Global Study: Diabetes Increases Risk of Heart Failure in Women More Than Men

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By : Suvarna Sheth

The link between heart failure and diabetes has been known, but new research shows that women with Type 1 and Type 2 diabetes are a greater risk of heart failure compared with men.

The global study which compiled data from 10 countries: Australia, U.S., U.K., Italy, Sweden, Canada, Japan, China, Taiwan, and Korea, looked at 12 million people and over 200,000 cases of heart failure.

They found that Type 1 diabetes was associated with a 47% increased risk of heart failure in women compared with men, and Type 2 diabetes was associated with a 9% increased risk

“It is already known that diabetes puts you at greater risk of developing heart failure but what our study shows for the first time is that women are at far greater risk – for both Type 1 and Type 2 diabetes,” says lead author, Dr. Toshiaki Ohkuma from The George Institute for Global Health.

The reason for the difference in risk between Type 1 and Type 2 is not clear.

Diabetes is one of the leading causes of cardiovascular disease, blindness, kidney failure, and lower-limb amputation.

In pregnancy, poorly controlled diabetes increases the risk of maternal and fetal complications. Women with Type 2 diabetes also have a significantly increased risk of depression in comparison to men.

The George Institute has been leading gender-specific research and has already shown women with diabetes have a significantly greater excess risk of stroke and coronary heart disease as well as the non-cardiovascular complications of dementia and cancer than men.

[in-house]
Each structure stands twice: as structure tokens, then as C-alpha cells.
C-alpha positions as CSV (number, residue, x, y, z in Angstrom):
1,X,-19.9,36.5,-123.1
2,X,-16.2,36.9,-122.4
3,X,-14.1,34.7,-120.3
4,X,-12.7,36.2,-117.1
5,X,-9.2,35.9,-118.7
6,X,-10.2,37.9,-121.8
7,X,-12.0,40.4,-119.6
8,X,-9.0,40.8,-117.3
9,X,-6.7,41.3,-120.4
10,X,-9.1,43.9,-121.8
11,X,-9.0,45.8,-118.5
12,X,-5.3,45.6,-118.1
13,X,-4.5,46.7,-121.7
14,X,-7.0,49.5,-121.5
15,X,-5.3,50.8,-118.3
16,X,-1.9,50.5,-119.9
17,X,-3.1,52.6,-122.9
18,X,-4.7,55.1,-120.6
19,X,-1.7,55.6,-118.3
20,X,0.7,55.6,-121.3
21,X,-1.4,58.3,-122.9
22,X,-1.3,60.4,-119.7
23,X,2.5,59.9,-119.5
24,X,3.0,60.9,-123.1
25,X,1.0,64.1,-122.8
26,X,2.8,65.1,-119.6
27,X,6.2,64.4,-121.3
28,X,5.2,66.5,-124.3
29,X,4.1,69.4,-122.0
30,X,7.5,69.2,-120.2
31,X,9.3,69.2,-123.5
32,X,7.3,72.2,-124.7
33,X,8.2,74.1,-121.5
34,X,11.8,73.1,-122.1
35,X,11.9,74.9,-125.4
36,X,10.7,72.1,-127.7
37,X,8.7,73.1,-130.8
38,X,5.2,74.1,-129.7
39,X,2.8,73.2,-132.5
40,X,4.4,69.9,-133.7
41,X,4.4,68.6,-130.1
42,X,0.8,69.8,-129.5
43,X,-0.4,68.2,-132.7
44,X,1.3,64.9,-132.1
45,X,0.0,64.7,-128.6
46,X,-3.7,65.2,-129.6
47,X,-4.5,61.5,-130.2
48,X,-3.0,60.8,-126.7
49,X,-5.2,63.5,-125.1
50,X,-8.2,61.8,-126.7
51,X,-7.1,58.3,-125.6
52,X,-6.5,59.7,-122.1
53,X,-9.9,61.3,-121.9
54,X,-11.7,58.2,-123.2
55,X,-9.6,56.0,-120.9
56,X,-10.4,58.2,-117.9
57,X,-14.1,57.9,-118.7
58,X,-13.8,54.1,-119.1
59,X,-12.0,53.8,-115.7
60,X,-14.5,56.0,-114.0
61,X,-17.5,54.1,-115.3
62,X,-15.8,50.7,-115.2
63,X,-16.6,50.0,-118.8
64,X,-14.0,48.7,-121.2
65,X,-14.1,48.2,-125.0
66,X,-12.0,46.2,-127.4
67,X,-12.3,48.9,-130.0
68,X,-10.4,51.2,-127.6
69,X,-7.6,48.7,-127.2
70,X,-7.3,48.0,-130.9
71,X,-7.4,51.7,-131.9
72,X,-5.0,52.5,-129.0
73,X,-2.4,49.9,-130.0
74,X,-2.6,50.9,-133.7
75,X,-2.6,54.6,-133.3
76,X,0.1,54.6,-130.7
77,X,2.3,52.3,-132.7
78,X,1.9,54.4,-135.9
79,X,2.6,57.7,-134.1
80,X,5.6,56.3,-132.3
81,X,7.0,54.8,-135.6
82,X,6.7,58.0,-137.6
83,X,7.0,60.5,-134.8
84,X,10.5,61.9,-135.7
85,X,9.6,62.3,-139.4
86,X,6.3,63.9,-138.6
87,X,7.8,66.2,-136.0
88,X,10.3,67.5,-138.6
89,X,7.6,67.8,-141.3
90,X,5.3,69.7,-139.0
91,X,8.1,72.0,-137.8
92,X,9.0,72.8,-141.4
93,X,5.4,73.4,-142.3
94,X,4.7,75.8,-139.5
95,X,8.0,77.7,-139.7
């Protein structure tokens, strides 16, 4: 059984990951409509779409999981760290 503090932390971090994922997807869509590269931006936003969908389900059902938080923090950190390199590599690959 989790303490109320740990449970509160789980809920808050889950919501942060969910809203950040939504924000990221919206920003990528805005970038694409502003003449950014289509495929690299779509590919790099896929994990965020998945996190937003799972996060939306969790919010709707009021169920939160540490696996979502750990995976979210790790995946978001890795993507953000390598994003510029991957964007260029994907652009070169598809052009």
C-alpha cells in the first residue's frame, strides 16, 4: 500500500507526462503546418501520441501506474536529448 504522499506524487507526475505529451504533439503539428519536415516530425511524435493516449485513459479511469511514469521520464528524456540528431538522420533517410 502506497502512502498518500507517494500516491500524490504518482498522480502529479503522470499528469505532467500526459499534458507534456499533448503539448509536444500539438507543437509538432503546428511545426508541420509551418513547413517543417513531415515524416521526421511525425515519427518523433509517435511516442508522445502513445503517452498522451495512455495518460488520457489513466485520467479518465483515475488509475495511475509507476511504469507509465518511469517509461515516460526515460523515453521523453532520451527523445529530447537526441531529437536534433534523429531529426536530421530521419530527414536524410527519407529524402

It is currently investigating gender differences in stroke as well as other chronic diseases.

Ohkuma says the increased risk of heart failure following a diabetes diagnosis is significantly greater in women than men which highlights the importance of intensive prevention and treatment of diabetes in women.

“Further research is required to understand the mechanisms underpinning the excess risk of heart failure conferred by diabetes, particularly Type 1, in women and to reduce the burden associated with diabetes in both sexes,” she adds.

Study co-author Dr. Sanne Peters, of The George Institute for Global Health at the University of Oxford, believes there are a number of reasons why women with diabetes are at greater risk of heart complications.

“Women were reported to have two years’ longer duration of prediabetes than men and this increased duration may be associated with greater excess risk of heart failure in women,” says Peters.

She adds some major concerns are that women are also being undertreated for diabetes, are not taking the same levels of medications as men, and are less likely to receive intensive care.

The IDF reports that girls and women with diabetes experience a range of challenges. Gender roles, power imbalances, socioeconomic inequalities resulting in poor diet and lack of physical activity can all influence vulnerability to diabetes.

Women’s limited access to health services and lack of pro-activity when it comes to seeking treatment for health problems can also amplify the impact of diabetes, particularly in developing countries.

According to the International Diabetes Federation (IDF), currently, 415 million adults worldwide live with diabetes – with approximately 199 million of them being women.

The IDF expects by the year 2040 around 313 million women will be suffering from the disease. Diabetes is the ninth leading cause of death in women and claims 2.1 million female lives every year, more so than men. The number one leading cause of death for women is heart disease.

The researchers conclude their study highlights the need for further sex-specific research into diabetes and how the condition can potentially contribute to heart complications.

The findings are published in Diabetologia.


  1. George Institute for Global Health. (2019, Jul 23). Diabetes increases the risk of heart failure; more so in women than men. EurekAlert! Retrieved July 23, 2019, from